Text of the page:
What we know about climate change

Scientists and economists gathered this week in Copenhagen to discuss climate change. At the end of their meeting they posted six messages, one being Earth's climate is warming faster than the Intergovernmental Panel on Climate Change projected in 2007. The full report from this group is due out in June 2009. This and many other efforts are preparation for United Nations Climate Conference in December 2009, also set in Copenhagen. The goal of that meeting: finding a solution for global warming (see this Independent article for more on December's UNCC).

Earth's climate and human impact on it is a widely complex topic, and that's why I'm grateful for Kerry Emanuel's book What We Know about Climate Change (2007). In a very slim volume, the MIT professor of atmospheric science explains the fundamentals of climate physics and climate modeling in a way that is both sophisticated and understandable. He outlines how we know for certain that human behavior is warming the planet, but he doesn't shy away from acknowledging the limitations of our best projections, noting "computer modeling of global climate is perhaps the most complex endeavor ever undertaken by mankind."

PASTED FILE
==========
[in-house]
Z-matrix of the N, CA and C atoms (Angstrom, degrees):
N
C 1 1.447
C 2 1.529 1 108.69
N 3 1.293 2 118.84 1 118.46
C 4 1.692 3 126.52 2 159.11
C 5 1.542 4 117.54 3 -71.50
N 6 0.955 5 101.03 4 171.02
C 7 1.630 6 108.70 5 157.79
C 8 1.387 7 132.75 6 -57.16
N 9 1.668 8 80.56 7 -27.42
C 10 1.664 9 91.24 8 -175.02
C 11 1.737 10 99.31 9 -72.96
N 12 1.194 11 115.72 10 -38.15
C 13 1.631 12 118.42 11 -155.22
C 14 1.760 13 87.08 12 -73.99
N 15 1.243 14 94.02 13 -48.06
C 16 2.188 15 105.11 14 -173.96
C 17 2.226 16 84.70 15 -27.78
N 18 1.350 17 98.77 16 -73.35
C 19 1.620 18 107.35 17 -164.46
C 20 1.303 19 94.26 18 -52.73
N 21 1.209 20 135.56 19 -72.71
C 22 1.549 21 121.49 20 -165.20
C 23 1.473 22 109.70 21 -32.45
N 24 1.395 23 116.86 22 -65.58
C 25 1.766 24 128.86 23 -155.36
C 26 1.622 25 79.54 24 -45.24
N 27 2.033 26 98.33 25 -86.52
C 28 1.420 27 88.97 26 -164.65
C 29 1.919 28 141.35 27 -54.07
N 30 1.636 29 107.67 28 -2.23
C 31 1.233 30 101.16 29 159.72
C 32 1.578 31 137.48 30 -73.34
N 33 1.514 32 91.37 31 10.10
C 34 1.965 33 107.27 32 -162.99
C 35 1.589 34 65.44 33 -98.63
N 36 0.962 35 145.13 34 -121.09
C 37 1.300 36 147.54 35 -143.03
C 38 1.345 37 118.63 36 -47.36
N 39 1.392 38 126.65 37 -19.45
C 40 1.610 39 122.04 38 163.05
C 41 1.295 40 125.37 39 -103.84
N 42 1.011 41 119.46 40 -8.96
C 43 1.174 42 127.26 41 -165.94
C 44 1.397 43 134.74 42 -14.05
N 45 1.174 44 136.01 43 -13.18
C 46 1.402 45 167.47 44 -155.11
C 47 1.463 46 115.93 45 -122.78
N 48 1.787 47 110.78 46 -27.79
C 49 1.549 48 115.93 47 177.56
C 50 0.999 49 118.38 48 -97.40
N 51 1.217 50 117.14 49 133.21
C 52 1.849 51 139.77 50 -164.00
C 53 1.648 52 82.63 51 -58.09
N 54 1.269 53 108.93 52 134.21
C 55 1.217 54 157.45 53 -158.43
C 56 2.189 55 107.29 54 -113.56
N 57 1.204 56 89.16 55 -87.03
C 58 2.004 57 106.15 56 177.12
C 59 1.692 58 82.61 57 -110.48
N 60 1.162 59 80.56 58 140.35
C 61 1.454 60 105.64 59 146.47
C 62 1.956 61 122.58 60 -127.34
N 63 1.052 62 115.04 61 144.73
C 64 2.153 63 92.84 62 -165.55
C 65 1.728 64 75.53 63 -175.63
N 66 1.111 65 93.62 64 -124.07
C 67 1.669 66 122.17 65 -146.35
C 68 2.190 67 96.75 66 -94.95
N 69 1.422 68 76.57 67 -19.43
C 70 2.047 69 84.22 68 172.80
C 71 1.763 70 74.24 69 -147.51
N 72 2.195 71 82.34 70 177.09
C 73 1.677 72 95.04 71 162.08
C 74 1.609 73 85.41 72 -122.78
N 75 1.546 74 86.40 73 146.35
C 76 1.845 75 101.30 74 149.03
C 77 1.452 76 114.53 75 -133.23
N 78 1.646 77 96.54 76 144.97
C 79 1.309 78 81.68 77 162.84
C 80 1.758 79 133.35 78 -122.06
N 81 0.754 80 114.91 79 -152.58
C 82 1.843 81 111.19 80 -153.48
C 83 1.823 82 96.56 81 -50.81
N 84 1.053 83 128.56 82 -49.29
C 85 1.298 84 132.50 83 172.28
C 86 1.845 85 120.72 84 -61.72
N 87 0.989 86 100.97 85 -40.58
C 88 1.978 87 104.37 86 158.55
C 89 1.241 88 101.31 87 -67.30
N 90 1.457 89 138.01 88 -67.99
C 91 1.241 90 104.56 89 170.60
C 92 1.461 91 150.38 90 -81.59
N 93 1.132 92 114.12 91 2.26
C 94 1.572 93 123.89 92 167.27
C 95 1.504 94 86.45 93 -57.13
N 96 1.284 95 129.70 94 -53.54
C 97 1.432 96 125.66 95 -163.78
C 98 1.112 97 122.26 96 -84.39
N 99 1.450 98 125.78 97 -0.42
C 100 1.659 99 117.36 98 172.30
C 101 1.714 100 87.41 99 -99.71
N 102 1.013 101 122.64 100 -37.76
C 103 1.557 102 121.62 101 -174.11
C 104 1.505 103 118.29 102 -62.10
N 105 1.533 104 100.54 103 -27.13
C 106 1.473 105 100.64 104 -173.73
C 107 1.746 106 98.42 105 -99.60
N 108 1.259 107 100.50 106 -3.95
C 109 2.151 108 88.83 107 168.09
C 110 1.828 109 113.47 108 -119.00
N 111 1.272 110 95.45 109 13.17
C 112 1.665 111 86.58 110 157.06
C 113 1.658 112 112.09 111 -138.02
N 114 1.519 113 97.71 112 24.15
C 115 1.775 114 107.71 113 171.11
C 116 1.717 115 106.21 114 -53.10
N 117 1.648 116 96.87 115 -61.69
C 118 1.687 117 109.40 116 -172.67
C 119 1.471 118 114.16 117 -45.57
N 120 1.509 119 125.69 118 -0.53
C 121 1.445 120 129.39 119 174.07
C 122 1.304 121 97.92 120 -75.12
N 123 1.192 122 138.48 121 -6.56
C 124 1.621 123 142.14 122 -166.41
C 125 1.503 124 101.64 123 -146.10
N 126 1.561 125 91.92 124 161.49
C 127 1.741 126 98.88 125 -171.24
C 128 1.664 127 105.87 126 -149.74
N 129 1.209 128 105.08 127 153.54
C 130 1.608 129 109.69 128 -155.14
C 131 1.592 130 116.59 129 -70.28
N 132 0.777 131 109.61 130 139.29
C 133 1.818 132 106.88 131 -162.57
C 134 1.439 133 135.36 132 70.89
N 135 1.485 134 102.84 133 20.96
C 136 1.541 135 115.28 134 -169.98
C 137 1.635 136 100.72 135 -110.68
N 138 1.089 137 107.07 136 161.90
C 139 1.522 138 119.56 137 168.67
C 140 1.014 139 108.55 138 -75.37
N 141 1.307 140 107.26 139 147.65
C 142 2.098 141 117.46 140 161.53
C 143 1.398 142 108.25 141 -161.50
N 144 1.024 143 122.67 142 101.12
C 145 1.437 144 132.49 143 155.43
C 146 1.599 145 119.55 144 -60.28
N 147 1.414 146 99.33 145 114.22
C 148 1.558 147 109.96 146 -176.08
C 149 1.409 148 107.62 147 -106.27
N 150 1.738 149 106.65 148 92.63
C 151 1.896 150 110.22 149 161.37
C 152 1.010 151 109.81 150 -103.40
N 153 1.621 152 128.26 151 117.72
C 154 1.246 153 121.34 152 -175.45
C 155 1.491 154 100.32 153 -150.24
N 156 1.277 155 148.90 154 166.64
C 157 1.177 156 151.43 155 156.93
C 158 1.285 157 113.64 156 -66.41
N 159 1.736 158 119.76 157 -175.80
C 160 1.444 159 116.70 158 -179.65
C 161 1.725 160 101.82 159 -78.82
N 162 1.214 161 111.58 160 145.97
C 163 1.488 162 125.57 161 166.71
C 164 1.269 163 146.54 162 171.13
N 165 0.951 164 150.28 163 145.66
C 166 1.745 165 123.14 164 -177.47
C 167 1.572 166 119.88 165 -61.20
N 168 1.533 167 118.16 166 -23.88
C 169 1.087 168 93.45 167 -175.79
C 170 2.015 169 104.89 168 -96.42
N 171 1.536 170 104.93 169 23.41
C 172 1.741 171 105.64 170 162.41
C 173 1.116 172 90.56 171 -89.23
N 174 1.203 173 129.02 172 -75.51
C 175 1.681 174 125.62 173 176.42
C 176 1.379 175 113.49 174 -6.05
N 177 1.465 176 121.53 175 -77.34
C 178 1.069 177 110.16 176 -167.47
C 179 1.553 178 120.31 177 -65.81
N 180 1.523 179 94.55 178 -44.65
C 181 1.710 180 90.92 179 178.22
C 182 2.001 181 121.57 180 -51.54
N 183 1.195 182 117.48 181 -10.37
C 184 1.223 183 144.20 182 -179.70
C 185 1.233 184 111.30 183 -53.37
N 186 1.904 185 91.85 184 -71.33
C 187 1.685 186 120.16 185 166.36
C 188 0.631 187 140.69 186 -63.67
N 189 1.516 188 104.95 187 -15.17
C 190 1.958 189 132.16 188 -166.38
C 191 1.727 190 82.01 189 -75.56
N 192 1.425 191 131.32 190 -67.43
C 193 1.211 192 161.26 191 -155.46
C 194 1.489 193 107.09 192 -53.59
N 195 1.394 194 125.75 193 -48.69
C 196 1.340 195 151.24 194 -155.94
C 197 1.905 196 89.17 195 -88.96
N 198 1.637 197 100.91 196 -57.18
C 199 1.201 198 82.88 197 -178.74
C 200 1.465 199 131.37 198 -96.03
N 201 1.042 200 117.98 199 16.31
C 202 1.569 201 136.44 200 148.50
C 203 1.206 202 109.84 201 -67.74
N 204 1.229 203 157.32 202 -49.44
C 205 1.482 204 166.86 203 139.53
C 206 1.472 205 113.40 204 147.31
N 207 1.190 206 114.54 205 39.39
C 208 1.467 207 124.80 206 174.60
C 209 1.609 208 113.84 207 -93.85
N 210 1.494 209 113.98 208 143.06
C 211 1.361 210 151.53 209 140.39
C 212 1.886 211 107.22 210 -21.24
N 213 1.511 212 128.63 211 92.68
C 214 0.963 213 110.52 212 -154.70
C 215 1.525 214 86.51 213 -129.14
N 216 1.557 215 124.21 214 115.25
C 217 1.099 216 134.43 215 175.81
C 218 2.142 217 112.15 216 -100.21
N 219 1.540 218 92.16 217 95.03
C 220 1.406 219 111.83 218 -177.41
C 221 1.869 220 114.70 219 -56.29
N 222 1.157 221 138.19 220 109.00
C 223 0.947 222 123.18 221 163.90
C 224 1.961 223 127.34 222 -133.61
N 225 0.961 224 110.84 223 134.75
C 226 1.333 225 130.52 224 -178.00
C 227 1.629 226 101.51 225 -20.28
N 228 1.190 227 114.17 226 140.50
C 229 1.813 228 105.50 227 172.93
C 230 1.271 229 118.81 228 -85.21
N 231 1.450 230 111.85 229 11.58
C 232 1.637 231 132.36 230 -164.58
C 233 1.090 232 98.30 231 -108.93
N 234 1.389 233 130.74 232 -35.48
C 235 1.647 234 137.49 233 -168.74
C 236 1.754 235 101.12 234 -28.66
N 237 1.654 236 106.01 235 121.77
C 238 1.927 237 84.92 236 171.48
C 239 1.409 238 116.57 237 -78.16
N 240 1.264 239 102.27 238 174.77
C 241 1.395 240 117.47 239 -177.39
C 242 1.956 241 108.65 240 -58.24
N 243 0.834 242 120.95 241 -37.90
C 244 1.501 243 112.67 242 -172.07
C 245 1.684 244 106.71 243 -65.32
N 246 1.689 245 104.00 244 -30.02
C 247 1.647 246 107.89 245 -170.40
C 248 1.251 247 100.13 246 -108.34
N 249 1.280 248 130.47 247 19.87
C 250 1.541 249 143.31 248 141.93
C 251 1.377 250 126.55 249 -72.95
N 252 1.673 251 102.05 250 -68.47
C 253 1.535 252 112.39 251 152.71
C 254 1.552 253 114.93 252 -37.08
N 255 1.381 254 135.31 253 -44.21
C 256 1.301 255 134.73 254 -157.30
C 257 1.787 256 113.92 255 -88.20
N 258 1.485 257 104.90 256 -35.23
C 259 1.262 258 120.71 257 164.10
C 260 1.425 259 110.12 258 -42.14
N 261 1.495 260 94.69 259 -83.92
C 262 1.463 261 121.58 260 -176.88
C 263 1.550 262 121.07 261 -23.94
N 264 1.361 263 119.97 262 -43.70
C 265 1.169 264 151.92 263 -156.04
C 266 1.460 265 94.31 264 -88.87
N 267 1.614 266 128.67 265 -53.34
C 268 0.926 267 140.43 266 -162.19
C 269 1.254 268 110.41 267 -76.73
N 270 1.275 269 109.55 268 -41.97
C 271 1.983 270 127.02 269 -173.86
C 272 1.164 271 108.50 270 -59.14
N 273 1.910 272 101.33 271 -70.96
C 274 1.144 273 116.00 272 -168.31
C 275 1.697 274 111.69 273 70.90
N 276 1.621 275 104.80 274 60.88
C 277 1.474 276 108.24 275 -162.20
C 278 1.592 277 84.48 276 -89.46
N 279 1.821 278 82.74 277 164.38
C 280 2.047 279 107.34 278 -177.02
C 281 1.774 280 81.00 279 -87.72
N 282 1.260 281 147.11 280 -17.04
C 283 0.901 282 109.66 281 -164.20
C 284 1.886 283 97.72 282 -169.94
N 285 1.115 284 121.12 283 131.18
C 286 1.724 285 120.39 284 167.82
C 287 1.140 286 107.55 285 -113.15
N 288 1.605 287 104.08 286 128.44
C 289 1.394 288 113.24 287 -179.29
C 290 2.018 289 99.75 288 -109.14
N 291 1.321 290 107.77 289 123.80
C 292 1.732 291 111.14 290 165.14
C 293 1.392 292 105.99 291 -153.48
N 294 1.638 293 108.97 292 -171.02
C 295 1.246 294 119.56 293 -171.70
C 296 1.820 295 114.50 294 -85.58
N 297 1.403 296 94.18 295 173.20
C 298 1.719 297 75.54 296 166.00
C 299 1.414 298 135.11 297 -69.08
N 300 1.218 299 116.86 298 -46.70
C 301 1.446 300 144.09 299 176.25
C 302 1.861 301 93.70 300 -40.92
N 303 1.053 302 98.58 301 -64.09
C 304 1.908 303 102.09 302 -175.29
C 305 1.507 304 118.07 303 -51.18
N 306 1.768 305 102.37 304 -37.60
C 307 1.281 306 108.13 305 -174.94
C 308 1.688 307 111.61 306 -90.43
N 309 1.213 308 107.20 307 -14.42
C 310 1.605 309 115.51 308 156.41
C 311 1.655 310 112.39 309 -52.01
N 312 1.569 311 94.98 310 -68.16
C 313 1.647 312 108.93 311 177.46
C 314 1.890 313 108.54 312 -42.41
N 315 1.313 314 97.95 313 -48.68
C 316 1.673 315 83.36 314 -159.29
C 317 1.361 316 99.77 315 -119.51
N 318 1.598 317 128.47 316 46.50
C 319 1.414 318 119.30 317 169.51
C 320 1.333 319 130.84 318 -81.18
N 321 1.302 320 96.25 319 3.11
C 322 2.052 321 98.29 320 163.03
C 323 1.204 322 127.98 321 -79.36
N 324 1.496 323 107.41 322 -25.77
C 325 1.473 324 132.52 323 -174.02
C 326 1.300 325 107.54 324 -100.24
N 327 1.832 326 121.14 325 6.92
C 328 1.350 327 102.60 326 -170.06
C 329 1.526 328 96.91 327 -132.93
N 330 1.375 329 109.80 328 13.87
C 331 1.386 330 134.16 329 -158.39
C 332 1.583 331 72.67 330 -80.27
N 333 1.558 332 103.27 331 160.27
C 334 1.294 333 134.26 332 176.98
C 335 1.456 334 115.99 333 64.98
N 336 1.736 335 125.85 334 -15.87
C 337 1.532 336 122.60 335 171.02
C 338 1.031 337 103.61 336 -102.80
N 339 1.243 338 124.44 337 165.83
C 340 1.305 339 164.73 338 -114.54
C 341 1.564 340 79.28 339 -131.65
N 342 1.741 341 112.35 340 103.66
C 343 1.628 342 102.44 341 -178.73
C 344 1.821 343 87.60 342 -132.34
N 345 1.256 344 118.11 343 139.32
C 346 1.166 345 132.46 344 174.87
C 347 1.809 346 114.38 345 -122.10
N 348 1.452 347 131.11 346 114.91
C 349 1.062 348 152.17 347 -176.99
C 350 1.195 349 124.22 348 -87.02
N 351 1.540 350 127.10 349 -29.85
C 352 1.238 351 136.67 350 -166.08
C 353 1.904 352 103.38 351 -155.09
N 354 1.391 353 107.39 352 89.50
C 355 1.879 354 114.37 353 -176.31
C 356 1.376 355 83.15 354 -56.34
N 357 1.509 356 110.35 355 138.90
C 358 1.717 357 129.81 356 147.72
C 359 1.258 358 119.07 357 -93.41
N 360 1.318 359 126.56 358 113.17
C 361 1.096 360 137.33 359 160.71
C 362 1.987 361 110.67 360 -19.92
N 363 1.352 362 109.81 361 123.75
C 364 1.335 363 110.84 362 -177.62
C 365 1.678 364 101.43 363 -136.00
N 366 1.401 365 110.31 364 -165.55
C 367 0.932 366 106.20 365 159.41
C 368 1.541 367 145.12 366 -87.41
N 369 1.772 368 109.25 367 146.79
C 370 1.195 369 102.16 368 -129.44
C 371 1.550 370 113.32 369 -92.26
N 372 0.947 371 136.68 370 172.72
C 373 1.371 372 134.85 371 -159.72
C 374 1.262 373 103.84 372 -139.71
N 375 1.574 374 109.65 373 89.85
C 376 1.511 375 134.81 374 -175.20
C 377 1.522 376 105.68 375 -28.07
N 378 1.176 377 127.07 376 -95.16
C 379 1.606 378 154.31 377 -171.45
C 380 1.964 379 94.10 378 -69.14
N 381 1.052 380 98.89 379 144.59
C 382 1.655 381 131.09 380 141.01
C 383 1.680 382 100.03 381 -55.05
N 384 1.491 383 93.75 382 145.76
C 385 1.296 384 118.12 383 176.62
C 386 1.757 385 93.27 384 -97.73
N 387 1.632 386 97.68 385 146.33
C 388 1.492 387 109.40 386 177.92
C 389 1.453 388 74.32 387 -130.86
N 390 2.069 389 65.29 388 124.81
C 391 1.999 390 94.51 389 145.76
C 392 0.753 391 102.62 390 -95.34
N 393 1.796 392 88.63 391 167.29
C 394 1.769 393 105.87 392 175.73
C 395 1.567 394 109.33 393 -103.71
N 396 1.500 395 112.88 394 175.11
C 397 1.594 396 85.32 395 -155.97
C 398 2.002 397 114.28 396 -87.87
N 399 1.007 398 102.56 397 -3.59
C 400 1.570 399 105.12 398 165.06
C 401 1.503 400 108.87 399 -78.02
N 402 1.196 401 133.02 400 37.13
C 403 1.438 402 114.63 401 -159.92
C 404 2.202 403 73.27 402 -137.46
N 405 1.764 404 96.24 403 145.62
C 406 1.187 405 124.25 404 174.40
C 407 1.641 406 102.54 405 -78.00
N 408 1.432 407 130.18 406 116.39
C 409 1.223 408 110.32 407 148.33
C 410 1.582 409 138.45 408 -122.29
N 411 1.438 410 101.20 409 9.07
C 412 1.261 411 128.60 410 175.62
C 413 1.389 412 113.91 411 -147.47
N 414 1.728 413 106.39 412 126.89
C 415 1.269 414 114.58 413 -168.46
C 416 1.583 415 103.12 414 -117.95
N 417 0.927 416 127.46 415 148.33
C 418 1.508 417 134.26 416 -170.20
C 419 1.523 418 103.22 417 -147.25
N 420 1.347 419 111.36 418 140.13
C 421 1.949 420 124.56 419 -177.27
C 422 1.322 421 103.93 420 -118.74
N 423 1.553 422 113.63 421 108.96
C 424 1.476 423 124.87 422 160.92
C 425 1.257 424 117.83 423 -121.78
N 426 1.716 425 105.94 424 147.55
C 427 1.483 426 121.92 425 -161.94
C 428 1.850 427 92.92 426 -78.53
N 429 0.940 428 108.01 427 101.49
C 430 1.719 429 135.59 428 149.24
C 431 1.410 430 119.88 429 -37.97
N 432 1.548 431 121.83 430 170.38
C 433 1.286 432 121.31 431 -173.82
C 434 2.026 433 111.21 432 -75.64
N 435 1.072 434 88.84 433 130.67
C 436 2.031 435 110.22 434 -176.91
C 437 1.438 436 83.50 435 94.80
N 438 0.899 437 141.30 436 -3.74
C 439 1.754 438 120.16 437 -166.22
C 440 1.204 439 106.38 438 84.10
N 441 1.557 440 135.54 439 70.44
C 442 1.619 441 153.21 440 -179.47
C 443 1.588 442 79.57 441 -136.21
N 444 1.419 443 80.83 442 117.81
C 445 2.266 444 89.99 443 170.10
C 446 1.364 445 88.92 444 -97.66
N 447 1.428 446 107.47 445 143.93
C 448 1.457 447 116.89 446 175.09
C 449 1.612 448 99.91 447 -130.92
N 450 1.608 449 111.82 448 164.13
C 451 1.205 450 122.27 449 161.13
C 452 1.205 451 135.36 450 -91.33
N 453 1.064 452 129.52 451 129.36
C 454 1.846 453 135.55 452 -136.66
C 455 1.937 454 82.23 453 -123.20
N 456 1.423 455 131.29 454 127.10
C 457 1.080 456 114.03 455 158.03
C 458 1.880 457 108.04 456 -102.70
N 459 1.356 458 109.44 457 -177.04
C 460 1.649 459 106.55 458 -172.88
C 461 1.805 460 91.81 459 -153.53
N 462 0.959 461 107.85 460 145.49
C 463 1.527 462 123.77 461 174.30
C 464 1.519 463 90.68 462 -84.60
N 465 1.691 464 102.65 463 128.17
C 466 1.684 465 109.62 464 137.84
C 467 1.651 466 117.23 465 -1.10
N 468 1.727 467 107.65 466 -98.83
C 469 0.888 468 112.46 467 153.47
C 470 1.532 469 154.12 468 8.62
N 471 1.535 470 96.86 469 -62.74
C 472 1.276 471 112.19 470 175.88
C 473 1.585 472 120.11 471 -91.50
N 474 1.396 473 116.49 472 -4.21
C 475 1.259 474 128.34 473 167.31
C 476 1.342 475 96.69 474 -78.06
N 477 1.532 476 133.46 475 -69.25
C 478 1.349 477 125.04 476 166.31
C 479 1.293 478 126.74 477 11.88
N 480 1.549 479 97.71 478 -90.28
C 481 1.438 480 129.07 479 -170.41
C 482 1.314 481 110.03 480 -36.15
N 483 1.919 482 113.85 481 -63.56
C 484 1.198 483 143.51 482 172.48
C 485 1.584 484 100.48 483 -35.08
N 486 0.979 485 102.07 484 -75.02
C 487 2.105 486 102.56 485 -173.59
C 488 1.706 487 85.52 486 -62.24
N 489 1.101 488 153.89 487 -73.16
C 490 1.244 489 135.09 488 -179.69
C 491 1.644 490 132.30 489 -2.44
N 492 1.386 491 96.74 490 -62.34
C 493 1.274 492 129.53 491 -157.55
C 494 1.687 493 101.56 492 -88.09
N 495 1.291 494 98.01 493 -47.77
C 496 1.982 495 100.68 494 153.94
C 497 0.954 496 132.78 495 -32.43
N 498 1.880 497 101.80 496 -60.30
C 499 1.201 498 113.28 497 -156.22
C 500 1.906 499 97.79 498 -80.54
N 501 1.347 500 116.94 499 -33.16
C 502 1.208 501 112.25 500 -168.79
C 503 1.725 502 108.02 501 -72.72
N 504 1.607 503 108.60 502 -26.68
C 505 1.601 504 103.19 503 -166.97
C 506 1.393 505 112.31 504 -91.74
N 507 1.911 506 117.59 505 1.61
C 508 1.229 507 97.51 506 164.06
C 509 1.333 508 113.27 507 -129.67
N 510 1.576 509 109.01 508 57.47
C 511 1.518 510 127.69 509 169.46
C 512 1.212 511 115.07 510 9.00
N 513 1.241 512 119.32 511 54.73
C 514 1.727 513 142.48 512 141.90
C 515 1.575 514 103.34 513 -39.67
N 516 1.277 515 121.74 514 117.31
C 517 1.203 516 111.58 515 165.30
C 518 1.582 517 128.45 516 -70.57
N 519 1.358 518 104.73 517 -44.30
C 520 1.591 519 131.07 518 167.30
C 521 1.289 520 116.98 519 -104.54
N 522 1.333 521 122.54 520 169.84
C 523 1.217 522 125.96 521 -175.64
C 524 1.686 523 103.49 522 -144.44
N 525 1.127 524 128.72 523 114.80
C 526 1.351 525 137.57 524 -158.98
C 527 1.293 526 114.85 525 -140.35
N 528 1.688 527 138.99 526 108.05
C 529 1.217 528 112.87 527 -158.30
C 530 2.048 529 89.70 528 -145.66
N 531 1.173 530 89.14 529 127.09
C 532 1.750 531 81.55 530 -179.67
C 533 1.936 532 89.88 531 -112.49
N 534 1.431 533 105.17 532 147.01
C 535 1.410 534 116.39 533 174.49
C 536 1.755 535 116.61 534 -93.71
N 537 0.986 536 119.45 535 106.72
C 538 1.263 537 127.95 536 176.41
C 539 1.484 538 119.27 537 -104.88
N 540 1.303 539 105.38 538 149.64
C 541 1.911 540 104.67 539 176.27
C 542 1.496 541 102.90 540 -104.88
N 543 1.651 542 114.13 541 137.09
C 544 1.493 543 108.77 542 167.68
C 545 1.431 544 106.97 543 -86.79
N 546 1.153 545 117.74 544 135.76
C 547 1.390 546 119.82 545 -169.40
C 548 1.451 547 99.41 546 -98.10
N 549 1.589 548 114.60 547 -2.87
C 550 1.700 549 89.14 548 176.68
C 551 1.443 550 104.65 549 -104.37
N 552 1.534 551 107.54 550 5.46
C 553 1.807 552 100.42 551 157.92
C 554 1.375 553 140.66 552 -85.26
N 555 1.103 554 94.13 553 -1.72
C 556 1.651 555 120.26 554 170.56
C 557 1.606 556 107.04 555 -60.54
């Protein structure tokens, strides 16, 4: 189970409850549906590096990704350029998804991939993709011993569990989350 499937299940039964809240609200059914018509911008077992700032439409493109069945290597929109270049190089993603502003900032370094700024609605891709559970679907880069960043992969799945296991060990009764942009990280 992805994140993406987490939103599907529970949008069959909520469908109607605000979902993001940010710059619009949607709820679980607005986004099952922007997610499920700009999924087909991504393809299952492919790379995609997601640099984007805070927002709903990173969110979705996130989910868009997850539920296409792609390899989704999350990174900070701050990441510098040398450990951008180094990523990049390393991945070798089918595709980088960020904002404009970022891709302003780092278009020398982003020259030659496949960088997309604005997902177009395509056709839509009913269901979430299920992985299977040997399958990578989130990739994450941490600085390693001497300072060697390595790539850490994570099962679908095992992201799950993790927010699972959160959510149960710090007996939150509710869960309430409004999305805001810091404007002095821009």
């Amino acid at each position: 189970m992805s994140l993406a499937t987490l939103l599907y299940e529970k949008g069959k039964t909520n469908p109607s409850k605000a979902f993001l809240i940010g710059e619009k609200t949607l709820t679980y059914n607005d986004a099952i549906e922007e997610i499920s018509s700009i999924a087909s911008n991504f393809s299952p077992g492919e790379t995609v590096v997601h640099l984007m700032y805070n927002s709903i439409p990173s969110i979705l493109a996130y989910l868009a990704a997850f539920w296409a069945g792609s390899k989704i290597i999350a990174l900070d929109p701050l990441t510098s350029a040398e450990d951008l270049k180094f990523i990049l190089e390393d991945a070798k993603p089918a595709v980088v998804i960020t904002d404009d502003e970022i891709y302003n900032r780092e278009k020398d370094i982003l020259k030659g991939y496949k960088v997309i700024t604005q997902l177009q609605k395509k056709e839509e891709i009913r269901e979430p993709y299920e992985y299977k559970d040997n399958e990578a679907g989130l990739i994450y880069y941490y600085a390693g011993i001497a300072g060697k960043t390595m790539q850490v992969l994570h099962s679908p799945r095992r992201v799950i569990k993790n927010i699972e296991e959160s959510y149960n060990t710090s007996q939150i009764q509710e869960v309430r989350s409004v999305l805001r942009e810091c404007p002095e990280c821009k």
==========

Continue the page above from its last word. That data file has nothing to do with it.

In an endorsement of What We Know, James Hansen of the NASA Goodard Institute for Space Studies says, "Emanuel's words are measured and authoritative. His book should help reduce the huge gap between what is understood by the scientific community and what is known by the people who need to know, the public and policymakers."

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